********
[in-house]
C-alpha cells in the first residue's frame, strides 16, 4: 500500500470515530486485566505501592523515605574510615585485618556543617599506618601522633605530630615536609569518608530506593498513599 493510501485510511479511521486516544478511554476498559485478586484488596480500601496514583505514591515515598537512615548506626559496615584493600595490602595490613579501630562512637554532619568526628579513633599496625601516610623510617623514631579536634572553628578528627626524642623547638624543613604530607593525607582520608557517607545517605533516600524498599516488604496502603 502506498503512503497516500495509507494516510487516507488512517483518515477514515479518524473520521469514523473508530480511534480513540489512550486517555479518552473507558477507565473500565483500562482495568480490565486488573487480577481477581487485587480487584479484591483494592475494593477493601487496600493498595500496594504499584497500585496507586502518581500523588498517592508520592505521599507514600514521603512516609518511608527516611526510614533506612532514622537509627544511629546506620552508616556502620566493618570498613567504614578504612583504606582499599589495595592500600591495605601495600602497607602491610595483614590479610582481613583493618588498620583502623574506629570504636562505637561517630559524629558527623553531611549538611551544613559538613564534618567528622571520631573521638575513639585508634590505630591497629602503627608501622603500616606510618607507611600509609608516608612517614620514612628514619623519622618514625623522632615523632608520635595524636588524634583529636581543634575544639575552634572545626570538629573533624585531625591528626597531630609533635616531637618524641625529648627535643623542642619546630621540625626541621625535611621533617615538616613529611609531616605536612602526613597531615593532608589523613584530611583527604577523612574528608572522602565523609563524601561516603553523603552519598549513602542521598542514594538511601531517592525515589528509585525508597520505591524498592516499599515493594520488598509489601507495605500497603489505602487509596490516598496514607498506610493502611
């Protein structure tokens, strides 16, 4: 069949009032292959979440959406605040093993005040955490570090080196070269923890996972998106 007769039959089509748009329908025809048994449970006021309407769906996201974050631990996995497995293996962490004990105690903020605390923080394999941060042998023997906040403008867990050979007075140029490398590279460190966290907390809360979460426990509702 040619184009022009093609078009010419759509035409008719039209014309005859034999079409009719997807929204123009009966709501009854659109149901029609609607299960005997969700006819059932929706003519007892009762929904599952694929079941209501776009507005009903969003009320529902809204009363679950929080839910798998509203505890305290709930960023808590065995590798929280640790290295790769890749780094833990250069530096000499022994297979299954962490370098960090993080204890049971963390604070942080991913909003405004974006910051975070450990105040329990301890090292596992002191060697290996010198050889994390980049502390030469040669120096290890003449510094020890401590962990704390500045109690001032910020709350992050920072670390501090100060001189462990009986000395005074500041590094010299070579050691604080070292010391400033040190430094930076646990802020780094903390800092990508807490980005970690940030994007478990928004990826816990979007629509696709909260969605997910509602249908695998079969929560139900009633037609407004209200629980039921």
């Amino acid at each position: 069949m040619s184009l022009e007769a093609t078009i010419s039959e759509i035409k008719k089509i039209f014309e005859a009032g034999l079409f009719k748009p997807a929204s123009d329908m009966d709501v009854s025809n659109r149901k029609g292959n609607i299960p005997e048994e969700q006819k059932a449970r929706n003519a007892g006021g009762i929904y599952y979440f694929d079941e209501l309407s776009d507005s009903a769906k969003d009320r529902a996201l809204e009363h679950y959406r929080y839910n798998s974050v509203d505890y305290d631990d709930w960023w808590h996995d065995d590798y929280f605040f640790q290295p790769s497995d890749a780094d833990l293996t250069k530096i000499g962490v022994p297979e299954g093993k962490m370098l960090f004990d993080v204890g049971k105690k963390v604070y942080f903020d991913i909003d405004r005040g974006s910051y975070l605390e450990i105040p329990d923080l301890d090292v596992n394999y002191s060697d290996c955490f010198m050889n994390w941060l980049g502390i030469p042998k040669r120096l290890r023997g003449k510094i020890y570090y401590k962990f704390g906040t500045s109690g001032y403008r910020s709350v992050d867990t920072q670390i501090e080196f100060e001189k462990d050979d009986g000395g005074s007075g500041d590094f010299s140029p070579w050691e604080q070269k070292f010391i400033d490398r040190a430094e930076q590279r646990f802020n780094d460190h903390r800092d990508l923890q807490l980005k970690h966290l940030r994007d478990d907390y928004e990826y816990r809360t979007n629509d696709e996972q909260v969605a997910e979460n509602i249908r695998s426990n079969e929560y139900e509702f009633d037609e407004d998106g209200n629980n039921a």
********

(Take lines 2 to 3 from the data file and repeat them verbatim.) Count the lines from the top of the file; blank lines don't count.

C-alpha cells in the first residue's frame, strides 16, 4: 500500500470515530486485566505501592523515605574510615585485618556543617599506618601522633605530630615536609569518608530506593498513599 493510501485510511479511521486516544478511554476498559485478586484488596480500601496514583505514591515515598537512615548506626559496615584493600595490602595490613579501630562512637554532619568526628579513633599496625601516610623510617623514631579536634572553628578528627626524642623547638624543613604530607593525607582520608557517607545517605533516600524498599516488604496502603 502506498503512503497516500495509507494516510487516507488512517483518515477514515479518524473520521469514523473508530480511534480513540489512550486517555479518552473507558477507565473500565483500562482495568480490565486488573487480577481477581487485587480487584479484591483494592475494593477493601487496600493498595500496594504499584497500585496507586502518581500523588498517592508520592505521599507514600514521603512516609518511608527516611526510614533506612532514622537509627544511629546506620552508616556502620566493618570498613567504614578504612583504606582499599589495595592500600591495605601495600602497607602491610595483614590479610582481613583493618588498620583502623574506629570504636562505637561517630559524629558527623553531611549538611551544613559538613564534618567528622571520631573521638575513639585508634590505630591497629602503627608501622603500616606510618607507611600509609608516608612517614620514612628514619623519622618514625623522632615523632608520635595524636588524634583529636581543634575544639575552634572545626570538629573533624585531625591528626597531630609533635616531637618524641625529648627535643623542642619546630621540625626541621625535611621533617615538616613529611609531616605536612602526613597531615593532608589523613584530611583527604577523612574528608572522602565523609563524601561516603553523603552519598549513602542521598542514594538511601531517592525515589528509585525508597520505591524498592516499599515493594520488598509489601507495605500497603489505602487509596490516598496514607498506610493502611
């Protein structure tokens, strides 16, 4: 069949009032292959979440959406605040093993005040955490570090080196070269923890996972998106 007769039959089509748009329908025809048994449970006021309407769906996201974050631990996995497995293996962490004990105690903020605390923080394999941060042998023997906040403008867990050979007075140029490398590279460190966290907390809360979460426990509702 040619184009022009093609078009010419759509035409008719039209014309005859034999079409009719997807929204123009009966709501009854659109149901029609609607299960005997969700006819059932929706003519007892009762929904599952694929079941209501776009507005009903969003009320529902809204009363679950929080839910798998509203505890305290709930960023808590065995590798929280640790290295790769890749780094833990250069530096000499022994297979299954962490370098960090993080204890049971963390604070942080991913909003405004974006910051975070450990105040329990301890090292596992002191060697290996010198050889994390980049502390030469040669120096290890003449510094020890401590962990704390500045109690001032910020709350992050920072670390501090100060001189462990009986000395005074500041590094010299070579050691604080070292010391400033040190430094930076646990802020780094903390800092990508807490980005970690940030994007478990928004990826816990979007629509696709909260969605997910509602249908695998079969929560139900009633037609407004209200629980039921």